Industrial metal ETPs see inflows at investors shrug off trade-war threats

Mar 13th, 2018 | By | Category: Commodities

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ETF Securities has announced that its industrial metal ETPs saw net inflows of $9 million during the week ended 9 March 2018. According to the London-based ETP provider, the flows indicate cyclical optimism among investors despite threats of a trade-war dominating news headlines.

Industrial metal ETPs see inflows at investors shrug off trade-war threats

ETF Securities’ range of industrial metal ETPs saw $9 million in net inflows during the week ended 9 March 2018.

Although base metal prices fell last week after the Trump Administration unveiled tariffs to imports of steel and aluminium in the US, many ETP investors shrugged off the event.

ETF Securities makes the case that the tariffs may actually be a price positive for certain cyclical commodities.

“The tariffs could tighten the supply of metal coming from China,” explains Nitesh Shah, director of commodities research, ETF Securities.

“As a serial overproducer, cutbacks from China would be welcome news and could even increase prices; China is already trying to reduce capacity in steel and aluminium and this should push the country further along in its efforts.”

Investors may achieve broad industrial metals exposure through the ETFS Industrial Metals (AIGI LN). Aluminium is the second largest exposure at 24.9% after copper at 39.5%. Te ETP also provides exposure to zinc and nickel, at 18.2% and 17.3% respectively. The management expense ratio (MER) of AIGI is 0.49% and its asset under management (AUM) is $280 million.

Investors looking for more targeted exposure to aluminium may wish to consider the ETFS Aluminium (ALUM LN) which has $130m in AUM and a MER of 0.49%.

Adopting a more cautious tone, Shah noted, “The impact on the broader commodity complex will largely depend on the reaction from other countries. If a tit-for-tat trade war breaks out, we could see international trade decline and it could be the beginning of a downturn in economic prosperity for many countries, which could hurt cyclically exposed assets. The softening of rhetoric from the US by the end of the week could mean that other countries refrain from strong reciprocal measures, which could lower the risk of a severe escalation of a trade war.”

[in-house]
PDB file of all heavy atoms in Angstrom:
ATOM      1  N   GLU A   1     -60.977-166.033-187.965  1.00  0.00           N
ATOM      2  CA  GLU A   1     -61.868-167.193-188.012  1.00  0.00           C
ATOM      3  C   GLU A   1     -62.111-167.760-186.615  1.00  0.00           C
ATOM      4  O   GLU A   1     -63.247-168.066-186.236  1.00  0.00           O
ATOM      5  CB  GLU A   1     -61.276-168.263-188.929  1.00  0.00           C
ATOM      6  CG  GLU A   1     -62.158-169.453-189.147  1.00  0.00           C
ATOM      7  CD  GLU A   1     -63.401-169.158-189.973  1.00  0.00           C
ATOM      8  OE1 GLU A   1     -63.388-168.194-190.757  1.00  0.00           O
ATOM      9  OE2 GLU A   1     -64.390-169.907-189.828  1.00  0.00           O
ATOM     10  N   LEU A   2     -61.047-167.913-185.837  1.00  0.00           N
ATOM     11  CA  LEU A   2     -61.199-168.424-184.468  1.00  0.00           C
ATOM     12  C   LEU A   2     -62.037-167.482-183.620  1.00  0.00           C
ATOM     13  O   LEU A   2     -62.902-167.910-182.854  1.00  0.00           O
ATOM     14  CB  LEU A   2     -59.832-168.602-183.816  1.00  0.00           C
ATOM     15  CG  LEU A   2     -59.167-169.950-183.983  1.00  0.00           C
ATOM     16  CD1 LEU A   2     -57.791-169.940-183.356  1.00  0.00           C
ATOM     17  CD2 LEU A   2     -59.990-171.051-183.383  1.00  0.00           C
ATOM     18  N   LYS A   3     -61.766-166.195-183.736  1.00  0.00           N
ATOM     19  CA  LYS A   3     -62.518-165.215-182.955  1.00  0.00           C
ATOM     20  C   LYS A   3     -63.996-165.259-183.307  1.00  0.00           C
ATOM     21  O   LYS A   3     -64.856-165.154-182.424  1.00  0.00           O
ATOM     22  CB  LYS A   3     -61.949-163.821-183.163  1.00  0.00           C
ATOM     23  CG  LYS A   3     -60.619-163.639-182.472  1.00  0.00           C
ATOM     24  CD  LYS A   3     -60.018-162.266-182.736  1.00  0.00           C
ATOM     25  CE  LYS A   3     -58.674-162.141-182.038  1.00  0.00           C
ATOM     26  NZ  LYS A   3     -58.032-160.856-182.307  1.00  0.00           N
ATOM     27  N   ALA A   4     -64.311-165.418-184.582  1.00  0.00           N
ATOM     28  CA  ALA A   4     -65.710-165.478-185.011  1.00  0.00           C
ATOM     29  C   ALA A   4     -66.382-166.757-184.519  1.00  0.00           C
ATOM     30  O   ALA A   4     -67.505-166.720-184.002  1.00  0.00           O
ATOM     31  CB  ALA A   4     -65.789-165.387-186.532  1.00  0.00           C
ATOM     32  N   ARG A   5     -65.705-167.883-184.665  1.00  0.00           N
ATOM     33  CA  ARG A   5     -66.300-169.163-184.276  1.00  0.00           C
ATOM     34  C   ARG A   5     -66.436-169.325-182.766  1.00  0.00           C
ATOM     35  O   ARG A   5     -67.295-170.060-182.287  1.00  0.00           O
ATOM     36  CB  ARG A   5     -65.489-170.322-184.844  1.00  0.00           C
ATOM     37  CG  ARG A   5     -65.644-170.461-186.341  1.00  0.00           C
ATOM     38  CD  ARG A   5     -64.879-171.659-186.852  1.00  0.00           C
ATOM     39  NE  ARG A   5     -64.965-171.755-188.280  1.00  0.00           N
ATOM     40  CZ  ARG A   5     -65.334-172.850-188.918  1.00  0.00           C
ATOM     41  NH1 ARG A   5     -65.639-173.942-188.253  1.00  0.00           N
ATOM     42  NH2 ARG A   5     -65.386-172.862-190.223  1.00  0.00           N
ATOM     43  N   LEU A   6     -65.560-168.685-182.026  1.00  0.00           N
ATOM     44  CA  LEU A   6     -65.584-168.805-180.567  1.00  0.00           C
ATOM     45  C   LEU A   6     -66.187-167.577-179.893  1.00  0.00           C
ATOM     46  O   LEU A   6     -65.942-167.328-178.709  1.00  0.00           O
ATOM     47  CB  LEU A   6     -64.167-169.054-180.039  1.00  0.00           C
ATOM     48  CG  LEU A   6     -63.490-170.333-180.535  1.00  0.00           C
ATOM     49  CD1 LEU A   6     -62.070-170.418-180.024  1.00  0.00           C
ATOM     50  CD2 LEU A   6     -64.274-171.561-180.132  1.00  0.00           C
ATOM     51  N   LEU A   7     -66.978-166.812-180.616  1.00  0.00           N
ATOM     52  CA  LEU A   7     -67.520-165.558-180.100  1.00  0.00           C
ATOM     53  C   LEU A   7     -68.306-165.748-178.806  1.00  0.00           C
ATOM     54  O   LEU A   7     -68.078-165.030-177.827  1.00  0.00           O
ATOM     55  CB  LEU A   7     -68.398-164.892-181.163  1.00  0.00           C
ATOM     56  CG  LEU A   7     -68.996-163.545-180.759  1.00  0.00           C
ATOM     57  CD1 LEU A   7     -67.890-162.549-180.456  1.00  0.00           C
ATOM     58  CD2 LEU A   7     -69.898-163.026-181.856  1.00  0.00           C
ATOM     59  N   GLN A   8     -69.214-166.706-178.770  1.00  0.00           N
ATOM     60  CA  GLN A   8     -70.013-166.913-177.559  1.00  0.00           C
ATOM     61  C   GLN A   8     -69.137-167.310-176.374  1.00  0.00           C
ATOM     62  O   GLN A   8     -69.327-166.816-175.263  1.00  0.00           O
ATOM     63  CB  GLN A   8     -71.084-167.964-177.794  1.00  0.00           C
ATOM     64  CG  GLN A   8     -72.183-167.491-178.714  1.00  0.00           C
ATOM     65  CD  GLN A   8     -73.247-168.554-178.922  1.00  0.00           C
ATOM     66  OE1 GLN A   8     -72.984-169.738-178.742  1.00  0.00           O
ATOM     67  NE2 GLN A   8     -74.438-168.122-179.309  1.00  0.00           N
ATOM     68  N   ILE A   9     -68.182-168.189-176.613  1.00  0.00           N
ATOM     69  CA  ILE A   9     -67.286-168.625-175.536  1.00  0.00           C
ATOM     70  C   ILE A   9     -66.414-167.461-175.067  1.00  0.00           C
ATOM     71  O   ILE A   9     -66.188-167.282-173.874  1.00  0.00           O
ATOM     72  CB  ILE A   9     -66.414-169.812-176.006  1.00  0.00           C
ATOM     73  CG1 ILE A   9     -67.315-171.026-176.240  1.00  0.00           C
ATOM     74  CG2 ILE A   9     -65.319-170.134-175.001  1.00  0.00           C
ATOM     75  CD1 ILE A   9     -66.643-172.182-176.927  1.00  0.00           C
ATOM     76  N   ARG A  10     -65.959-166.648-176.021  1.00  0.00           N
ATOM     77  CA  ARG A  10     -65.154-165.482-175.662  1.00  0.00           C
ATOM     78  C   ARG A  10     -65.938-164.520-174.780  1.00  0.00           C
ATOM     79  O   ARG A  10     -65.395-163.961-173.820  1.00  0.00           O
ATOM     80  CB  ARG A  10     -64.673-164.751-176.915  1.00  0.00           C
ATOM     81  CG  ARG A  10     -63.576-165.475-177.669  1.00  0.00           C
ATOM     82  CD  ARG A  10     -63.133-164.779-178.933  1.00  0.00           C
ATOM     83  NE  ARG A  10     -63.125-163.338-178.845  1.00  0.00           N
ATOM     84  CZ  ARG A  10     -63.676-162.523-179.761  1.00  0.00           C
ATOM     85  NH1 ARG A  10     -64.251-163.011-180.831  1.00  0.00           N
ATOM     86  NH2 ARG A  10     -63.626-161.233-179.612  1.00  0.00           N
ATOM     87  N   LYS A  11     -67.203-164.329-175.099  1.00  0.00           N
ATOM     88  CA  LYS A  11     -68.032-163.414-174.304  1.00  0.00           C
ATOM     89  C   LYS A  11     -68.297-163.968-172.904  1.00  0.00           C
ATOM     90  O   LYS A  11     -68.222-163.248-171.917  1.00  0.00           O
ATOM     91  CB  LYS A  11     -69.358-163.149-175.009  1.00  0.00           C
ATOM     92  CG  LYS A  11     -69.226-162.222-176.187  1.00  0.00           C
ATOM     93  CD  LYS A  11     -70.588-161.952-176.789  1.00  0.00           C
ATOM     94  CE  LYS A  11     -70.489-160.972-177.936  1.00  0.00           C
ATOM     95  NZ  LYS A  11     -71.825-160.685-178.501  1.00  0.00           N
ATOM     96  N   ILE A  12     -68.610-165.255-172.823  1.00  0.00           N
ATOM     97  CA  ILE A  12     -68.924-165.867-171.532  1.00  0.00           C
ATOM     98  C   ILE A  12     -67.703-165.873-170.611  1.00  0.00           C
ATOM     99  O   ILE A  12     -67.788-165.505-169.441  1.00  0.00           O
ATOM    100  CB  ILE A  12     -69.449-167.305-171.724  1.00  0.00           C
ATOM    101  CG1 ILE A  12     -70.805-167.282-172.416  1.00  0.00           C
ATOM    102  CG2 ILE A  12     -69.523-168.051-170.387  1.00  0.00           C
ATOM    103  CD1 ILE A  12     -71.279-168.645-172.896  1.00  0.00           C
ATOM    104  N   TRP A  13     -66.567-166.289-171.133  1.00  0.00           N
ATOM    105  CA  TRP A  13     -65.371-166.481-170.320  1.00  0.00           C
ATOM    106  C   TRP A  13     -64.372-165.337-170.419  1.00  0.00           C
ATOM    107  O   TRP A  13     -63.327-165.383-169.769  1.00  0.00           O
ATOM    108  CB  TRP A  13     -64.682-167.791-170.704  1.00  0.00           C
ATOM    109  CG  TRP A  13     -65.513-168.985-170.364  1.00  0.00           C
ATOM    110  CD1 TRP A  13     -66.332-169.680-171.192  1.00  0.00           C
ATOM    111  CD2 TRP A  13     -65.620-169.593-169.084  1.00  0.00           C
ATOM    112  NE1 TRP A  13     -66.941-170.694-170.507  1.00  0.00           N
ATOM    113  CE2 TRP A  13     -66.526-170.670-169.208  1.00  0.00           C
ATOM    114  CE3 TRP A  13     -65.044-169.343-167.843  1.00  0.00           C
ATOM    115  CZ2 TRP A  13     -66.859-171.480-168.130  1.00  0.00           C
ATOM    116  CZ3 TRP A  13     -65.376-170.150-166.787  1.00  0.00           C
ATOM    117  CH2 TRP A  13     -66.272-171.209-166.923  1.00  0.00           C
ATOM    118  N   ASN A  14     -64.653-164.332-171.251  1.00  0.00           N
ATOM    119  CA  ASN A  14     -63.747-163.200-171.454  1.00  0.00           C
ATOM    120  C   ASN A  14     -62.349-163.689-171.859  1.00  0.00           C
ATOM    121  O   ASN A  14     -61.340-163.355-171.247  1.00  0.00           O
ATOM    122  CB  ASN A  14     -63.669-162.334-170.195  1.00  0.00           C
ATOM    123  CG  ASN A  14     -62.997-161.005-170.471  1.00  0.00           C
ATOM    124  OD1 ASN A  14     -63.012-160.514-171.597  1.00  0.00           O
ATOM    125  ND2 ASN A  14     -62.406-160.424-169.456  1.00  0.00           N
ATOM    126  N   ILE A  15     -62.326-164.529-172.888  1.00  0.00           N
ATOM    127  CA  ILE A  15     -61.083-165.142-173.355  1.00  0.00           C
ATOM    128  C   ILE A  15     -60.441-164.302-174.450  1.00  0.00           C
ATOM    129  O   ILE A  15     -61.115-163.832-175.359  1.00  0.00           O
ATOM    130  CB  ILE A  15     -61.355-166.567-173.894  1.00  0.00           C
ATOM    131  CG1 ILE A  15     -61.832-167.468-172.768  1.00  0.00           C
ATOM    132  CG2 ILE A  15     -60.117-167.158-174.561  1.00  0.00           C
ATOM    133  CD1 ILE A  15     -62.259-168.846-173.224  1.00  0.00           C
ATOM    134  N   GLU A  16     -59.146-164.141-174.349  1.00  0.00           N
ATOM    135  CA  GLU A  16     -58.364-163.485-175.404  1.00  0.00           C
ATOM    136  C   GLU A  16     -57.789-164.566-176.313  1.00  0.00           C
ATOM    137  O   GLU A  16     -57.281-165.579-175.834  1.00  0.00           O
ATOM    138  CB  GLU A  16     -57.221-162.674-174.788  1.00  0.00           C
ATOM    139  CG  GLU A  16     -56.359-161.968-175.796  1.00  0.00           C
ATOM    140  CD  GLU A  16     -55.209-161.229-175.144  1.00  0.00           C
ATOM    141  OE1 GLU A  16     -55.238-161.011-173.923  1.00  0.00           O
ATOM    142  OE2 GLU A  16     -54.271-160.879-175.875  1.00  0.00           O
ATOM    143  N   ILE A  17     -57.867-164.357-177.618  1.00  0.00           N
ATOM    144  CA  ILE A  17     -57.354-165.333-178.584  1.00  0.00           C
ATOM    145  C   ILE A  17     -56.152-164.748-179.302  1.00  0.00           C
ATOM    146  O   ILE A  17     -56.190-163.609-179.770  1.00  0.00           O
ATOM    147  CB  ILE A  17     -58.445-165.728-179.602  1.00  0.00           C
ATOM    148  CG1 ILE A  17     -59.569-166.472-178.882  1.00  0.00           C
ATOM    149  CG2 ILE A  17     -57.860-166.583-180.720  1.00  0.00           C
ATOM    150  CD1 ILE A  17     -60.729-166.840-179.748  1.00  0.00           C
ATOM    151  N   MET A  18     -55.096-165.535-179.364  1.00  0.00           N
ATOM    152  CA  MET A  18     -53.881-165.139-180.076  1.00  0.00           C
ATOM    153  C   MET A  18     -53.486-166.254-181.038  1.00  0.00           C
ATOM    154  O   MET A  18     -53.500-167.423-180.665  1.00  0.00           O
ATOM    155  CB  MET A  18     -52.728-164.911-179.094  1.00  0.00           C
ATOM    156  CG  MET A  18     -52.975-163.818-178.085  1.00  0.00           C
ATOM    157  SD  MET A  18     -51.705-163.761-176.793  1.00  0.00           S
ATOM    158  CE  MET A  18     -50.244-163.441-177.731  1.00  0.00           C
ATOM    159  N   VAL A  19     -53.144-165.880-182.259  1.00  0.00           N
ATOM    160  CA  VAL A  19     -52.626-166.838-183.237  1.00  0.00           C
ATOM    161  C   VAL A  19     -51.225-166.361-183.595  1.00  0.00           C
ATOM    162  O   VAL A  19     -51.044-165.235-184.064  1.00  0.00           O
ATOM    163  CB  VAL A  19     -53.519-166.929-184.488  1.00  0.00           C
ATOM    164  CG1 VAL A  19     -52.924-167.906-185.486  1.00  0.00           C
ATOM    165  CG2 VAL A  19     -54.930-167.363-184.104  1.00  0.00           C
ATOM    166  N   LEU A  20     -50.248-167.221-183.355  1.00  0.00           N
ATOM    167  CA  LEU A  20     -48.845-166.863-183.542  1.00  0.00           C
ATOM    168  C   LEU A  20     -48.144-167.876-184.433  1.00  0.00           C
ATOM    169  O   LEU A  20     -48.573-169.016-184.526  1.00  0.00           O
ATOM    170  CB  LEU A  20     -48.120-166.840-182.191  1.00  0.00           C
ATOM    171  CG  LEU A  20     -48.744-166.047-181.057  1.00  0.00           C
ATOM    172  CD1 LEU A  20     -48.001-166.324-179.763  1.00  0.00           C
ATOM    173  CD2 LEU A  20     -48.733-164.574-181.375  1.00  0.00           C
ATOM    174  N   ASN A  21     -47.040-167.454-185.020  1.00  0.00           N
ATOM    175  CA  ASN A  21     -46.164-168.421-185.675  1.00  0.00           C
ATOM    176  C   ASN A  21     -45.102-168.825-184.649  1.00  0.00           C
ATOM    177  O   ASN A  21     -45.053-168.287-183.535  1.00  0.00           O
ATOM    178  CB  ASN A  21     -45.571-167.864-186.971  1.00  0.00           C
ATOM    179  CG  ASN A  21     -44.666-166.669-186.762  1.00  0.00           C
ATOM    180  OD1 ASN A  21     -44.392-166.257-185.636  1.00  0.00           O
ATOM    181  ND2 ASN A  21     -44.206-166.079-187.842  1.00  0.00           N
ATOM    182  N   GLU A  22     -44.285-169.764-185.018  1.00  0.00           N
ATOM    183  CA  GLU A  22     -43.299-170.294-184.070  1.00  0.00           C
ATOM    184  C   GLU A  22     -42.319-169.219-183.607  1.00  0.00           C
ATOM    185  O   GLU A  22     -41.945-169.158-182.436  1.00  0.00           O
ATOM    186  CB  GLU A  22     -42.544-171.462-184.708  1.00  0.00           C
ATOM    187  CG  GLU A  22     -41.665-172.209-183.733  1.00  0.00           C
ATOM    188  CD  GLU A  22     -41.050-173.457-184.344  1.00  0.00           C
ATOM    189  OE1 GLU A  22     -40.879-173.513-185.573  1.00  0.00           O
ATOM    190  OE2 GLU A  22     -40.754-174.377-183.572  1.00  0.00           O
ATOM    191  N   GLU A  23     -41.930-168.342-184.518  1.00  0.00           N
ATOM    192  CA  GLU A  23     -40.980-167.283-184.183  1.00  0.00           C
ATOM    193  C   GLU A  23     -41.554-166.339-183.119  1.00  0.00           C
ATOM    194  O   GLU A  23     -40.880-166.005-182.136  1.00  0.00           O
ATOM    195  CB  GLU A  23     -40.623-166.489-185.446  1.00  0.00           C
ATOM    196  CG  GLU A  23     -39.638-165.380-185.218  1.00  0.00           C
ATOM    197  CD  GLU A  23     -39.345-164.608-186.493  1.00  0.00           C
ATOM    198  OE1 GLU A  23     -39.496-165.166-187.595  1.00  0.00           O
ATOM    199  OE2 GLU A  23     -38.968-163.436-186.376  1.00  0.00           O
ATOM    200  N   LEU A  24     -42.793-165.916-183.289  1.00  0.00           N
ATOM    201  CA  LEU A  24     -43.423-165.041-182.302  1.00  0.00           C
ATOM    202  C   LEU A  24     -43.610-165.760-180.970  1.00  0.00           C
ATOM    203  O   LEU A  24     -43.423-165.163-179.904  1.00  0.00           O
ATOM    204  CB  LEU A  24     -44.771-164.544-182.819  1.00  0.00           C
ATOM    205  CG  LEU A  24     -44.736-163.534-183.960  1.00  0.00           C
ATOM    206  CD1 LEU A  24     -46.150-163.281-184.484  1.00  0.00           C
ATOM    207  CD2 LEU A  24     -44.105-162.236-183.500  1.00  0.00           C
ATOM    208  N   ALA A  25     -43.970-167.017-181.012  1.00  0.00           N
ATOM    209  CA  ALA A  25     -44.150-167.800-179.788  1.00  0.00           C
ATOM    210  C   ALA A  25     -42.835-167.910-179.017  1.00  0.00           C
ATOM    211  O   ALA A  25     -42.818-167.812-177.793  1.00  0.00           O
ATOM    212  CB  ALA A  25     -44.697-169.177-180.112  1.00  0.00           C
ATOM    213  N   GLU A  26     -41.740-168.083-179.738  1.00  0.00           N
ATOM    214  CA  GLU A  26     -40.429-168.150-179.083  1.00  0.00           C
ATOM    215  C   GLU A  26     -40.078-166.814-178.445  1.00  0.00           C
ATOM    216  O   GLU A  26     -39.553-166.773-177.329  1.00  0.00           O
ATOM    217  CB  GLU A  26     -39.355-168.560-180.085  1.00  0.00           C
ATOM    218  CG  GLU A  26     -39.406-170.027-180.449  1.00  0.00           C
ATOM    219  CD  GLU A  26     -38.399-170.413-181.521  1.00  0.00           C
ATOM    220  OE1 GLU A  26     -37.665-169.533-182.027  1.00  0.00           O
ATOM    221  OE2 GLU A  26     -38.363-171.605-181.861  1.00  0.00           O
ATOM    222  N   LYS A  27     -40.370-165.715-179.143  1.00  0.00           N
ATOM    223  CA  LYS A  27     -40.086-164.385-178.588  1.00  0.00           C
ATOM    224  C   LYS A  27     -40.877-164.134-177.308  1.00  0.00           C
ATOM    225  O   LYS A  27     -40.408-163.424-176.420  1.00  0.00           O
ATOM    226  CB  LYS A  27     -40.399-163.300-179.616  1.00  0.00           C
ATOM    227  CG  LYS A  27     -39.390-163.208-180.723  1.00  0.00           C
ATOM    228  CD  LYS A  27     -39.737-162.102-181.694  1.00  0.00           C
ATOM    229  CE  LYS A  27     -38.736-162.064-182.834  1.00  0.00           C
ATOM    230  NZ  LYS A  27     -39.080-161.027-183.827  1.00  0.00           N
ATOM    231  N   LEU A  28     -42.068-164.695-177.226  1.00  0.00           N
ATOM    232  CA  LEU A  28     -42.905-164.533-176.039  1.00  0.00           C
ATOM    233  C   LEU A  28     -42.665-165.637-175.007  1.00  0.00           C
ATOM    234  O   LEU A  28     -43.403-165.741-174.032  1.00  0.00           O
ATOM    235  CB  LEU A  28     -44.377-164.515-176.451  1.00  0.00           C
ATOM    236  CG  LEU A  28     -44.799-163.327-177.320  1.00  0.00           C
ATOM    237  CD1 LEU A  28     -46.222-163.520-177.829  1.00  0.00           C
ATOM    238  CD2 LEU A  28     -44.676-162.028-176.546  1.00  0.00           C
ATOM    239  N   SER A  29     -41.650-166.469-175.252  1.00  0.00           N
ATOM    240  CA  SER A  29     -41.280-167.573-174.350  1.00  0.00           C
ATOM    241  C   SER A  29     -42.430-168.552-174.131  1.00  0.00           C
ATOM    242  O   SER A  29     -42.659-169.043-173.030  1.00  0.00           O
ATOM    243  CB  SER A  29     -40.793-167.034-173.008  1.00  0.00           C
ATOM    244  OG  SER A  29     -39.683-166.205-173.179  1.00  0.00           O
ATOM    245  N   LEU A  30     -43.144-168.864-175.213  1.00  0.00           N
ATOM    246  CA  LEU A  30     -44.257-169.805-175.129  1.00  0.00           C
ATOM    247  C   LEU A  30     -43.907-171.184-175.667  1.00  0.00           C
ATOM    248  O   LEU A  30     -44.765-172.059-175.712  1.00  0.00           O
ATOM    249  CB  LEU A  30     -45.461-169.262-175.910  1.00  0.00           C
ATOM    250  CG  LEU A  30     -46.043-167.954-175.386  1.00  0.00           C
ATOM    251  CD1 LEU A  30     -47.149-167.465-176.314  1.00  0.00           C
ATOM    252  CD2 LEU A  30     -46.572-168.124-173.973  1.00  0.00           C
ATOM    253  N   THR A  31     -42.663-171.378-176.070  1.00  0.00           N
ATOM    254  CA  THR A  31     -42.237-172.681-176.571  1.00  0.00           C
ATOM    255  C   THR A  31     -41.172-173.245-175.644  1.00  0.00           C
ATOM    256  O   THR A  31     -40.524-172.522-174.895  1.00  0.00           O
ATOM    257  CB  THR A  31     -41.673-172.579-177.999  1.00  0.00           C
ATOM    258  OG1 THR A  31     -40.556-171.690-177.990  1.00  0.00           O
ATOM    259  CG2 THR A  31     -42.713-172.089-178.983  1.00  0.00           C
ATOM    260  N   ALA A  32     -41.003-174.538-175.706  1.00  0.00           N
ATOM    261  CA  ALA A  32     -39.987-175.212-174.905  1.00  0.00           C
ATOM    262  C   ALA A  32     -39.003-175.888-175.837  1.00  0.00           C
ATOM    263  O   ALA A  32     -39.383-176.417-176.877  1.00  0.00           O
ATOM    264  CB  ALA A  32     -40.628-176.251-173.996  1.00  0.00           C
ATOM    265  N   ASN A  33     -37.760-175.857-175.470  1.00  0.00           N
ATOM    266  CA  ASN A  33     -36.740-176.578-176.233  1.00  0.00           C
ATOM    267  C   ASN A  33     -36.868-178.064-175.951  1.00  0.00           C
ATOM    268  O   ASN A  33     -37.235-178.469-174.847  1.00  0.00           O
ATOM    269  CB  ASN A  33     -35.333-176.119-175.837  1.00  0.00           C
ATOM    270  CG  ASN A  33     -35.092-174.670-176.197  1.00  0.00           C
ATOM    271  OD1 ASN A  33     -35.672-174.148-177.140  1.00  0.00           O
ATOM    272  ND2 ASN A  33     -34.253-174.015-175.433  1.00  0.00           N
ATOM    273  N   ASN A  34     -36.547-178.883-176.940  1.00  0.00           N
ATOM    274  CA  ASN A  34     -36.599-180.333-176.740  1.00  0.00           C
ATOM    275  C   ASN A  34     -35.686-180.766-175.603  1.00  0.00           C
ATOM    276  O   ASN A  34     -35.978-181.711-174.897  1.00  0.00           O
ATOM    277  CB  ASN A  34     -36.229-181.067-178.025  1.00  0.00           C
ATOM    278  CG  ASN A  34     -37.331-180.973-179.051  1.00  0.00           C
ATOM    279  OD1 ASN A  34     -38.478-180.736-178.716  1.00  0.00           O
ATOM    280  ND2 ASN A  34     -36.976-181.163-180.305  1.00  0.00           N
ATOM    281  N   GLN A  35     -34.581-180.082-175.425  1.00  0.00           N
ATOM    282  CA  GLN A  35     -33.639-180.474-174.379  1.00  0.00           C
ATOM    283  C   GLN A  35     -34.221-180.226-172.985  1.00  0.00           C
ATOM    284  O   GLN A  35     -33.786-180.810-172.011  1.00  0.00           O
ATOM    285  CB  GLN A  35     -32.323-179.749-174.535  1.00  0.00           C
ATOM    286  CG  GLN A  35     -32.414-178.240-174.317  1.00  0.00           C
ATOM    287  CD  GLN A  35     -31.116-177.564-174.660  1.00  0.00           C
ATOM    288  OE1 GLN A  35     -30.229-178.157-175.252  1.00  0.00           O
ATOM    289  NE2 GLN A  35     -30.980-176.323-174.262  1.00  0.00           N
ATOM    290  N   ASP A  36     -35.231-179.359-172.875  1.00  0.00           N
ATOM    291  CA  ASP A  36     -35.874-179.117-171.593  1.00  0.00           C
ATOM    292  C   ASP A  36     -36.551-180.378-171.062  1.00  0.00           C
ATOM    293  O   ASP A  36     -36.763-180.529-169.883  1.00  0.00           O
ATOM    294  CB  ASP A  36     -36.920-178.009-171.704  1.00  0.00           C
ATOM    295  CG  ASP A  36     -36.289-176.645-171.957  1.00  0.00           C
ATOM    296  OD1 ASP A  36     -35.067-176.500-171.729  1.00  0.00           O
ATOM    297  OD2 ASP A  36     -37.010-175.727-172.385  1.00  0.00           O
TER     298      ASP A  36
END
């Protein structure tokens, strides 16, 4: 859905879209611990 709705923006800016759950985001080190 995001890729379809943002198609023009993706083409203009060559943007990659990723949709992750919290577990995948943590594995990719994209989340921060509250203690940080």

ETF Securities also reports that its gold ETPs attracted $14.5m during the week, marking the first substantial inflow in six weeks. While such flows are tiny compared to the size of the giant $6.2bn ETFS Physical Gold (PHAU LN), they indicate that although investors continued to build positions in cyclical assets, they also placed hedges against the threat of a trade war breaking out by increasing allocations to gold.

Shah notes, “Rising Treasury yields and a pause in US dollar weakness has made gold less attractive of late. However, gold’s role as a hedge to adverse events makes it attractive to investors who are worried about geopolitical events turning ugly.”

Looking elsewhere in ETF Securities’ report of weekly flows, the firm’s short USD ETPs saw $15.9m in net inflows, which Shah believes indicates that investors are betting against the temporary reprieve in US dollar weakness. Most of the flows went into the ETFS Long JPY Short USD (JPYP LN), but long sterling and long euro were also beneficiaries.

Lastly, ETF Securities notes that a rally in cocoa prices spurred investors into profit taking. Between August 2016 and May 2017, the firm’s cocoa ETPs, such as the $54m ETFS Cocoa (COCO LN), saw inflows close to $84m with bargain-hunting investors piling in as cocoa prices dropped 45% over that period. With cocoa prices up 35% since December 2017, many investors have begun taking profits. Outflows from these ETPs hit $18.9m last week as prices rose 6.6% over this period.

Shah notes, “Prices are rising after the International Cocoa Organisation said that it expects the surplus in production this year to be lower than last year and indeed revised downward the scale of stock overhang from last year. The presence of Cocoa Swollen Shoot Virus in Cote d’Ivoire (the largest cocoa producer) could limit the regions’ producing capacity in future years as maintenance programmes need to be undertaken to reduce the spread of the virus. The price of cocoa is already reacting.”

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